The purpose of this study was to investigate the incidence of revision after vertebral augmentation. In addition, we discuss the common risks of vertebral augmentation for OVFs, including cement leakage and adjacent vertebral fractures, and outline the risk of vertebral augmentation.

MATERIALS AND METHODS

We conducted a systematic review of the literature identifying revision surgery after vertebral augmentation in patients with vertebral fractures according to the PRISMA (Preferred Reporting Items for Systematic Reviews and Meta-Analyses) guidelines and with guidance from the Cochrane Handbook for Systematic Reviews of Interventions.

1. Literature Search

For the identification of eligible articles, the individual steps of title and abstract screening, full-text review, and data extraction were performed independently using the MEDLINE database, Cochrane library, and Scopus database. The search strategy included combinations of the terms “vertebroplasty” or “balloon kyphoplasty” or “vertebral augmentation” and “revision” or “reoperation” and “vertebral fracture.” To optimize data mining, word variations and exploded medical subject headings were included whenever feasible. The last literature search was performed on January 9, 2023.

2. Study Selection and Quality Assessment

First, incomplete articles and non-English language articles were removed (Fig. 1). Next, review articles and case reports were excluded. Additionally, the articles that included only vertebral augmentation with instrumentations, only trauma cases, ankylosing spondylitis, pathological fracture, cervical spine, and sacral fracture were excluded. Next, the articles on only revision cases after vertebral augmentation were excluded because of lacking revision rate. Finally, we evaluated prospective or retrospective cohort studies to assess the incidence of revision surgery and the risks [31,33-45] (Table 1). The initial screening of titles and abstracts for relevance was conducted by a single reviewer (ST). Full texts of the remaining articles were obtained and assessed for eligibility by comparison with the inclusion criteria. Data were extracted from the included studies by 2 independent reviewers (ST and MI). Any discrepancies during the screening or extraction process were resolved by consensus agreement or adjudication with another author (KT). The risk of bias in each study was evaluated by 2 reviewers (ST and KT). The post intervention biases for selection and reporting were judged using the Risk Of Bias In Non-randomized Studies of Interventions tool as follows: low, moderate, serious, and critical [34] (Table 2). Confounding and information biases were excluded from the assessment because the reviewed articles were not compatible.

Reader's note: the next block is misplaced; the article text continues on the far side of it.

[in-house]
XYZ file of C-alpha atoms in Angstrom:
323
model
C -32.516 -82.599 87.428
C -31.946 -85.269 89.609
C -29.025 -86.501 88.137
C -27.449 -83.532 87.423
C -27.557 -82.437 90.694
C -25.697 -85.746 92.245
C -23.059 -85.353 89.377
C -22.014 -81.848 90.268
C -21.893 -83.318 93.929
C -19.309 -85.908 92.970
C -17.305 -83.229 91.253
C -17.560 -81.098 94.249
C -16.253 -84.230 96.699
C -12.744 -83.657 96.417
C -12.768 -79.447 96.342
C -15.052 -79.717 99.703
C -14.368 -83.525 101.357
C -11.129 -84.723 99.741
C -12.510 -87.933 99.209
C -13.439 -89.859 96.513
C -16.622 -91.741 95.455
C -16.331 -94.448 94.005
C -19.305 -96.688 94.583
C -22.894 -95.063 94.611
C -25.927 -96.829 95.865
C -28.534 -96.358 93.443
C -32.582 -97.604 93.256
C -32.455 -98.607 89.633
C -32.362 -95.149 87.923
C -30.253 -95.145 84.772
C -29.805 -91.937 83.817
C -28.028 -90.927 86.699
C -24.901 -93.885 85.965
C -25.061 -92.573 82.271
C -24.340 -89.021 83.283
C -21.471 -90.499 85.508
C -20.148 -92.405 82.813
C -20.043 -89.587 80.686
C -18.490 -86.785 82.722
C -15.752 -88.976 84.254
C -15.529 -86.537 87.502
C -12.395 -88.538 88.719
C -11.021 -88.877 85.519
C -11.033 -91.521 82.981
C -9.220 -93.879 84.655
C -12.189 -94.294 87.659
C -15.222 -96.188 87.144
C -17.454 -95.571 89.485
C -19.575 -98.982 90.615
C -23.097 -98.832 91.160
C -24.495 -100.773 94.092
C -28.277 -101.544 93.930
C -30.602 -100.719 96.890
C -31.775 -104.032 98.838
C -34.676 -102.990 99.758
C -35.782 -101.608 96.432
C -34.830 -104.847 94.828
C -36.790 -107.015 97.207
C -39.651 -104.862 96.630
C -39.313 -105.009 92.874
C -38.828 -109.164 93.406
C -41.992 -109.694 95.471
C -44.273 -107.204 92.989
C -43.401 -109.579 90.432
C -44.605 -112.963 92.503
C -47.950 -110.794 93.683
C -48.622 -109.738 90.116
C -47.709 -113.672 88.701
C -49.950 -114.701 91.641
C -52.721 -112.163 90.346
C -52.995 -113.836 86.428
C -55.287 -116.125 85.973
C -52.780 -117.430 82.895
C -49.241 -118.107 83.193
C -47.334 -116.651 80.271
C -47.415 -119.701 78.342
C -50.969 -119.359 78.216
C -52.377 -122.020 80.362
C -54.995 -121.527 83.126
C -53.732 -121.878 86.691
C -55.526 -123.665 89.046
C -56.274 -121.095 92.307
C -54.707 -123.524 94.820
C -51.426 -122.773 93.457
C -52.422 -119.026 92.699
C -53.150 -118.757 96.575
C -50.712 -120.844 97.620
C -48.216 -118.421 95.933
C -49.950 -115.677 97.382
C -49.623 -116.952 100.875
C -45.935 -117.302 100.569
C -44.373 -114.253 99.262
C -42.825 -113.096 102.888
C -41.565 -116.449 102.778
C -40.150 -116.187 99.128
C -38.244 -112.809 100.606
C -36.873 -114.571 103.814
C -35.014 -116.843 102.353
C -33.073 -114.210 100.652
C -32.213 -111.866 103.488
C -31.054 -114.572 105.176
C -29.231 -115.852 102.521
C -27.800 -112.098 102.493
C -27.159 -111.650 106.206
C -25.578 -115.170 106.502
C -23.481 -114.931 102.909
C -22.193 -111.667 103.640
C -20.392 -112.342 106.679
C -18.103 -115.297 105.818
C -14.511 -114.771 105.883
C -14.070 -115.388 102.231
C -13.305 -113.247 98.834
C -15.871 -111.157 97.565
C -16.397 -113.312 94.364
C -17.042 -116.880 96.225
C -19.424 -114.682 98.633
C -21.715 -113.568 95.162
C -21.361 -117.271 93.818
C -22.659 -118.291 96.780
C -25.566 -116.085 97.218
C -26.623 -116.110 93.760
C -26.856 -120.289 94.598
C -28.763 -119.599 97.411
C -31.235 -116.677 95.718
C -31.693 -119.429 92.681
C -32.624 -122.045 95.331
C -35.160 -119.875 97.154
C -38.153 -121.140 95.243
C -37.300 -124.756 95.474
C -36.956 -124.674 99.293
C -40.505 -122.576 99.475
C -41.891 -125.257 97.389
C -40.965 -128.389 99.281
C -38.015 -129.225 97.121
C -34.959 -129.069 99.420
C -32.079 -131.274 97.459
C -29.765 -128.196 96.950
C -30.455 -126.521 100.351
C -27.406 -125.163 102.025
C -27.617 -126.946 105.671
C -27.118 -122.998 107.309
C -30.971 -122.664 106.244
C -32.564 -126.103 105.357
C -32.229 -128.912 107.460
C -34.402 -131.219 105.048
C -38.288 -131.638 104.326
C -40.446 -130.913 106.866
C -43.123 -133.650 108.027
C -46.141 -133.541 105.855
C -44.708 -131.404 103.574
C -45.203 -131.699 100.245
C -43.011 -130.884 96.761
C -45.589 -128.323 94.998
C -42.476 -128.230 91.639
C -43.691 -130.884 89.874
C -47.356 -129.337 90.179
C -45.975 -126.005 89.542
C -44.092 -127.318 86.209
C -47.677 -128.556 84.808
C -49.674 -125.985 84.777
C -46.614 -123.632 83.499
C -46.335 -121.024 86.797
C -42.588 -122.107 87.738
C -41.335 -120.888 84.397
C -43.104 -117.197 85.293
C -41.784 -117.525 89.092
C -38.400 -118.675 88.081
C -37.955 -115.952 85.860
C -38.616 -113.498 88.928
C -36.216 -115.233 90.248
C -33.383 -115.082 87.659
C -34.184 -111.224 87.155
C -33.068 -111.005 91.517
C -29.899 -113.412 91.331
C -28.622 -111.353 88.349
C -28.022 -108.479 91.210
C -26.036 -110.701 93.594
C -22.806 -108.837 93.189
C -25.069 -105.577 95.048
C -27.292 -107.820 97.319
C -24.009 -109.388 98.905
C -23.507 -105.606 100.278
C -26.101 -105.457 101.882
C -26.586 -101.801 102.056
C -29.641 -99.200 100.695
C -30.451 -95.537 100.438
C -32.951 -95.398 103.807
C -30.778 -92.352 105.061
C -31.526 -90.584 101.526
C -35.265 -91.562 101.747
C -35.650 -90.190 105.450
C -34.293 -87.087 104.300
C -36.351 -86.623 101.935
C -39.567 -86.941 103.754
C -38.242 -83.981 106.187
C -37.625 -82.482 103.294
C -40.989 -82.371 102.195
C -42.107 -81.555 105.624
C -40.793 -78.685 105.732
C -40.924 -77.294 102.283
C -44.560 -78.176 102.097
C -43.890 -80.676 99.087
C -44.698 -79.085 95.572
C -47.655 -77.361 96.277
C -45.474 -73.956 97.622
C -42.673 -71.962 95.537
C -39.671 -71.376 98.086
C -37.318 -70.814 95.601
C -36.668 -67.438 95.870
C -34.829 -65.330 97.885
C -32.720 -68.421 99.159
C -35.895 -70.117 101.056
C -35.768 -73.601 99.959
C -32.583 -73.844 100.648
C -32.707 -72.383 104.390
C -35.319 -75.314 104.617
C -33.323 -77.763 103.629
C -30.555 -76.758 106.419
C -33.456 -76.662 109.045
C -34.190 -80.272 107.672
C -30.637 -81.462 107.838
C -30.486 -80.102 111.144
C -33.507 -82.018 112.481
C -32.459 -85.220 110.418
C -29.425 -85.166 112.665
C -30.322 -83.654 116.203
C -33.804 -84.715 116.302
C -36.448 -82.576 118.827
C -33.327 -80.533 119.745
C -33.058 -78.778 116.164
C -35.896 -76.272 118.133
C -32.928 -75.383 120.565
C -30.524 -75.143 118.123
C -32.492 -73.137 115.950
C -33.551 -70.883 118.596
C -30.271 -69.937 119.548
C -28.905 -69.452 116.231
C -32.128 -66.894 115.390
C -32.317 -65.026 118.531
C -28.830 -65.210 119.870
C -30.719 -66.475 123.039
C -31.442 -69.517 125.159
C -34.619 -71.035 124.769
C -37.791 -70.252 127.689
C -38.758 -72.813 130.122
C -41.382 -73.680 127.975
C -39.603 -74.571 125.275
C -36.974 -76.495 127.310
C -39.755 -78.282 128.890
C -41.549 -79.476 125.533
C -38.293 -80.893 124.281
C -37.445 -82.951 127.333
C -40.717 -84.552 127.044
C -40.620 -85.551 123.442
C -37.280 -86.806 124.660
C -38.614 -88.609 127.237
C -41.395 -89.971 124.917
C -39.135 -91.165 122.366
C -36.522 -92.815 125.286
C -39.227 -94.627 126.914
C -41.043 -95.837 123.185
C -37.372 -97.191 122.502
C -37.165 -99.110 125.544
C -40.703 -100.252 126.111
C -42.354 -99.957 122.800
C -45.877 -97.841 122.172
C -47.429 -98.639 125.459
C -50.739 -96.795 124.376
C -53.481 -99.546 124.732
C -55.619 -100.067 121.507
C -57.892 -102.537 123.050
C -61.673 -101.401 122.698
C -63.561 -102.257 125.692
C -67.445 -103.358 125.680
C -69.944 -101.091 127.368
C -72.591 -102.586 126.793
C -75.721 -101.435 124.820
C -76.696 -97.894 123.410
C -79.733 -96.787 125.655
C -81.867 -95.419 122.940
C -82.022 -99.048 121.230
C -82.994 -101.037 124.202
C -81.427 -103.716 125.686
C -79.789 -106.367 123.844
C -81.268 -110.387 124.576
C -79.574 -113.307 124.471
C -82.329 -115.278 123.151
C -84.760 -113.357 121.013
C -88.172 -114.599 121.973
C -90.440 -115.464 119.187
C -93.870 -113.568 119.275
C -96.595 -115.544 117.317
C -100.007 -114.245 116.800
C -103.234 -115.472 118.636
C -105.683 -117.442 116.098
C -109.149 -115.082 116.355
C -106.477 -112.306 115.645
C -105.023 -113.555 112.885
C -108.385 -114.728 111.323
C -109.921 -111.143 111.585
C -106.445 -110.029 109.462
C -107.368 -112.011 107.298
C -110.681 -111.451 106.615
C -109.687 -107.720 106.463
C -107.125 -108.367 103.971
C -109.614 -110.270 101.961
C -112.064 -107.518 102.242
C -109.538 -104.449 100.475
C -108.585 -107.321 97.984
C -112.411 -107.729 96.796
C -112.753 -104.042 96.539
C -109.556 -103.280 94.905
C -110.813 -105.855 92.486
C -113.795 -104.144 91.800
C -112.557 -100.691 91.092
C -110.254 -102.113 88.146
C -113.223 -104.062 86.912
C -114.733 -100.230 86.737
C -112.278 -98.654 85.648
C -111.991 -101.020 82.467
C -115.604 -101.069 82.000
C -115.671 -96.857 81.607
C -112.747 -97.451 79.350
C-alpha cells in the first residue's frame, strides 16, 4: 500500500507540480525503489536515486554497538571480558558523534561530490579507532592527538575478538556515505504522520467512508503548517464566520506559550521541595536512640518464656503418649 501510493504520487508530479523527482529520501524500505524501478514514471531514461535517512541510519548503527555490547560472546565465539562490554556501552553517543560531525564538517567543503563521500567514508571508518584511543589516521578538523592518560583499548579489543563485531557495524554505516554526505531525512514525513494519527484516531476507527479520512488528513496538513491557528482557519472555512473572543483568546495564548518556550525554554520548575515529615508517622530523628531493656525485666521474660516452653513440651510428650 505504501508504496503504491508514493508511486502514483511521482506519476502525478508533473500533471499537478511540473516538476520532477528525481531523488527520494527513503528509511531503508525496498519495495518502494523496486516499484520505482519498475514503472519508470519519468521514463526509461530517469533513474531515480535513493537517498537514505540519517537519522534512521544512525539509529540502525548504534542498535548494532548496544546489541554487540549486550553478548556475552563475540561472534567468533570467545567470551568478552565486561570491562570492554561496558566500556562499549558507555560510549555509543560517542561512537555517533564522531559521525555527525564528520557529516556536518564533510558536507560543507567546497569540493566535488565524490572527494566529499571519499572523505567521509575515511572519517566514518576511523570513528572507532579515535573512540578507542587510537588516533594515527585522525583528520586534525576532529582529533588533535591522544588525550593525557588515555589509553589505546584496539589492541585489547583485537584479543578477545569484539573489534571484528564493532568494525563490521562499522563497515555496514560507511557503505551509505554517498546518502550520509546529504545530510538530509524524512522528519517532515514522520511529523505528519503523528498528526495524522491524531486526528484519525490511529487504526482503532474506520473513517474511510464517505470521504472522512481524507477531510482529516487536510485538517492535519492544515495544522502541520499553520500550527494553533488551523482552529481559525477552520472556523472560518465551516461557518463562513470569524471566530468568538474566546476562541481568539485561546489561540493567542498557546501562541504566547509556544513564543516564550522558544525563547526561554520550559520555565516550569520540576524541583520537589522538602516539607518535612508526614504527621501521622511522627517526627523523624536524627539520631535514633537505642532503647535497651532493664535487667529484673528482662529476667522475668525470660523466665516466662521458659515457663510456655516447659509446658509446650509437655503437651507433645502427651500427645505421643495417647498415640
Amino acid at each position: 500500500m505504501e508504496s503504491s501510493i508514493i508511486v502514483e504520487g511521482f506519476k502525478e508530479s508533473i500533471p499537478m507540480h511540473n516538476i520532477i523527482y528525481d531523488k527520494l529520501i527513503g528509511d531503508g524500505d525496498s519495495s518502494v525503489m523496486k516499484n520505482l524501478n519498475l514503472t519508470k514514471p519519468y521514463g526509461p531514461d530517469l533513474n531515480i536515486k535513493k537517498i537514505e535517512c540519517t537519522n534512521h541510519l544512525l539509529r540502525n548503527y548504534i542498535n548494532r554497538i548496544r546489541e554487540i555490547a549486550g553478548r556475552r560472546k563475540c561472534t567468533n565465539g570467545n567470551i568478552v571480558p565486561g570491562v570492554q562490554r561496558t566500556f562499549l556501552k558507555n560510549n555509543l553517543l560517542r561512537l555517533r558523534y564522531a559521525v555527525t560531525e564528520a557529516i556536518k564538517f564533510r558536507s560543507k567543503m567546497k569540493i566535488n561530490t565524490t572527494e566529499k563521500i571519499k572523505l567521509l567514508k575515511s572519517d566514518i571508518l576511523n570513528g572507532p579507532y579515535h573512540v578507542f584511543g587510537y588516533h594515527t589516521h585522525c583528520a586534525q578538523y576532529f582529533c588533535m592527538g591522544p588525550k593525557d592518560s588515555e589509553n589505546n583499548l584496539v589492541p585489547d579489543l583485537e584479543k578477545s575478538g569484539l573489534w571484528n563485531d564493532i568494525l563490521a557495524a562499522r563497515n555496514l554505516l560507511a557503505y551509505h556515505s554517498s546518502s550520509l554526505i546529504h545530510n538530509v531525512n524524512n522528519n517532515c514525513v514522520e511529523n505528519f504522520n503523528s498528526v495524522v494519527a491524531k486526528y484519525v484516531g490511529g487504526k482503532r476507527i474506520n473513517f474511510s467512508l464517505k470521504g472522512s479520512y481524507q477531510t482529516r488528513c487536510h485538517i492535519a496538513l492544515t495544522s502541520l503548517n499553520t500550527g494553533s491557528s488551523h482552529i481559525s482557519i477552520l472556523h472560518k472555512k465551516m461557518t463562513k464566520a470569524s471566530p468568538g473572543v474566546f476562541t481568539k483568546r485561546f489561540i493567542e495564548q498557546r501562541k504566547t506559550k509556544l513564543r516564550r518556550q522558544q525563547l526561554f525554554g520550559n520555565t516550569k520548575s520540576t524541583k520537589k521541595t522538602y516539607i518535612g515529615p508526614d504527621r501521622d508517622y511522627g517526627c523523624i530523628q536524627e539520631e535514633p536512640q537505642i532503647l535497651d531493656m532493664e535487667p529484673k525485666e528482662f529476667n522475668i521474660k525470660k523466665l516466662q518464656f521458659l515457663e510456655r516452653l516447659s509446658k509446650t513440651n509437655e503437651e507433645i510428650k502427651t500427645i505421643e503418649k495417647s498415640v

Fig. 1.

Flow chart of the literature search for systematic review of revision surgery after vertebral augmentation. VA, vertebral augmentation.

Demographic data and characteristics for revision surgery of the included studies

Evaluation of postintervention biases

3. Data Extraction

Information on the study population, type of intervention, original sample size, average or median age, follow-up period, outcome of the study, revision rate, and risk of revision was collected. Revision surgery included failure of vertebral augmentation, repeated vertebral fracture for new fractures, and salvage for cement leakage. The authors’ main conclusions regarding revision or repeated surgery were summarized.

4. Data Analysis

Pooled incidence of revision after vertebral augmentation was obtained by random-effect meta-analysis using a normal-binomial generalized linear mixed model method in the R packages “meta” (version 4.2.3, R Foundation for Statistical Computing, Vienna, Austria) [46].

RESULTS

A flow diagram of the systematic literature search is provided in Fig. 1. The database search yielded 206 eligible articles after the removal of incomplete, duplicated and non-English articles. During the title and abstract screening, 206 articles were excluded for not meeting the inclusion criteria or for meeting the exclusion criteria. Of the remaining 19 articles, a further 5 records were excluded during full-text screening because they analyzed only revision cases. Finally, 14 articles were used for qualitative synthesis.

Six articles were nationwide or insurance database studies. Five studies were retrospective cohort and 2 were prospective cohort studies. One article was a randomized controlled trial that evaluated KIVA system, which is a novel polyether ether ketone implant, and balloon kyphoplasty [34]. Several studies confirmed osteoporosis as the cause of vertebral fractures, while the other studies included patients who underwent vertebral augmentation for vertebral fracture. The median age in most studies was > 70 years. Although the definition of revision surgery was different due to differences in the purpose of the studies, it was divided into revision surgery, repeat vertebral augmentation, and salvage surgery for cement leakage. In several articles, revision surgery included repeat vertebral augmentation and salvage surgery. The rate of revision ranged from 1.1% to 13%. Repeat vertebral augmentation was relative frequent [35-37]. Repeat vertebral augmentation was performed for new fractures. Salvage surgery was rarely performed for infection (0.36%). The frequency of salvage surgery for cement leakage was 1.7% to 2.3% [34,40]. The pooled incidence of revision surgery was 0.04 (0.02–0.06) (Fig. 2).

Fig. 2.

Random effects meta-analysis of the incidence of revision surgery after vertebral augmentation. CI, confidence interval.

The risk factors for revision were reported in several studies [36,39,42]. Chou et al. [42] demonstrated location of fracture at the thoracolumbar junction, fracture type of intravertebral cleft, or wedge-type fracture, and material with nonintegrating properties injected into the fractured vertebra were risk factors associated with the occurrence of progressive kyphosis and neurological complications. Database study demonstrated the following other risk factors for repeat vertebral augmentation: female sex, advanced age, diabetes mellitus, cerebrovascular disease, dementia, blindness or low vision, hypertension, and hyperlipidemia. Patients taking calcium/vitamin D, bisphosphonates, or calcitonin were less likely to undergo repeat vertebral augmentation. Another study [39] showed that split type fracture, greater angular motion, and large endplate deficit increased the risk for revision surgery. Additionally, frailty, elevated creatinine levels, and American Society of Anesthesiologists physical status classification grade IV were independently associated with mortality and complications [38,45]; treatment of osteoporosis, an experienced surgeon, and prophylactic vertebral augmentation may reduce the risk [36,37]. Vertebroplasty and kyphoplasty showed similar revision rates [43].